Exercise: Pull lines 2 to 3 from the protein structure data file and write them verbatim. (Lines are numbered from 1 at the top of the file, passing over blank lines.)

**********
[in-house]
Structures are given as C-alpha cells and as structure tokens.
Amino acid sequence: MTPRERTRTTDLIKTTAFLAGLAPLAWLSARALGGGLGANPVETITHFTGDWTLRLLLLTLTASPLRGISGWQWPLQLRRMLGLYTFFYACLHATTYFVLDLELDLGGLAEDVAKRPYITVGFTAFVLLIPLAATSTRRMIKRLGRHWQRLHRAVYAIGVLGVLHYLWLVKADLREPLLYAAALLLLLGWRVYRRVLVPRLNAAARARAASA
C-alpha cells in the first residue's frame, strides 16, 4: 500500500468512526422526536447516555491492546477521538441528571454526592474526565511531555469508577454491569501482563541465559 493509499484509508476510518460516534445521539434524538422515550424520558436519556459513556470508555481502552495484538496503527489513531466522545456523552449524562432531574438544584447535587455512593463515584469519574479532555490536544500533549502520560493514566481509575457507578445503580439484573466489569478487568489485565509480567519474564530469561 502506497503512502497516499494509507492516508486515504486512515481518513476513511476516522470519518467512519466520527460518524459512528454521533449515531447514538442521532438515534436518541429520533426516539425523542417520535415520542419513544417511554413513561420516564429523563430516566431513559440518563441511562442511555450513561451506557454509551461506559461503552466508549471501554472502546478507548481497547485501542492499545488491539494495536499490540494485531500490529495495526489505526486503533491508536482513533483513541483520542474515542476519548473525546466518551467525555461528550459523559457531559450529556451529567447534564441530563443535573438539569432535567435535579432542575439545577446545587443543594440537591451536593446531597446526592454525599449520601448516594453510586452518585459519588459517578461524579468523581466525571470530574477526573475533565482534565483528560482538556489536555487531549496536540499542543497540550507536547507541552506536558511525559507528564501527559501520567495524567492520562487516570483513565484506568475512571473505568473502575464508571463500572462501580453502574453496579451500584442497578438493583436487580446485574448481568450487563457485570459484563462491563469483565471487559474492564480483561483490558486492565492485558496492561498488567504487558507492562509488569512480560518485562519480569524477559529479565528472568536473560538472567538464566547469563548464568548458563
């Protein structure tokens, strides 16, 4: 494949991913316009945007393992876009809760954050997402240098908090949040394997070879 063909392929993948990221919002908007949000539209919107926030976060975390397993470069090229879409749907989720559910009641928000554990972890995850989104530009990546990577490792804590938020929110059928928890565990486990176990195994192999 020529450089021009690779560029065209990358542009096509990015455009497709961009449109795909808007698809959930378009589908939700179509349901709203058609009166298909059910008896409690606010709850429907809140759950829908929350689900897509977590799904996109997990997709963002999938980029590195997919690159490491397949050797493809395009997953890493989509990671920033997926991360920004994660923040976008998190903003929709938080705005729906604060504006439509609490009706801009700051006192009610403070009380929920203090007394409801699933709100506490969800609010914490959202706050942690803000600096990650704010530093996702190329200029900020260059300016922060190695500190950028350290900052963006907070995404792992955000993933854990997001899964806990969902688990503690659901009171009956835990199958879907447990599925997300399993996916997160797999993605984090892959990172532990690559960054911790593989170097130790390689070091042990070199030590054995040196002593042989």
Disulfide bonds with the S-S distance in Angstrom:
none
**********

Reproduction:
Structures are given as C-alpha cells and as structure tokens.
Amino acid sequence: MTPRERTRTTDLIKTTAFLAGLAPLAWLSARALGGGLGANPVETITHFTGDWTLRLLLLTLTASPLRGISGWQWPLQLRRMLGLYTFFYACLHATTYFVLDLELDLGGLAEDVAKRPYITVGFTAFVLLIPLAATSTRRMIKRLGRHWQRLHRAVYAIGVLGVLHYLWLVKADLREPLLYAAALLLLLGWRVYRRVLVPRLNAAARARAASA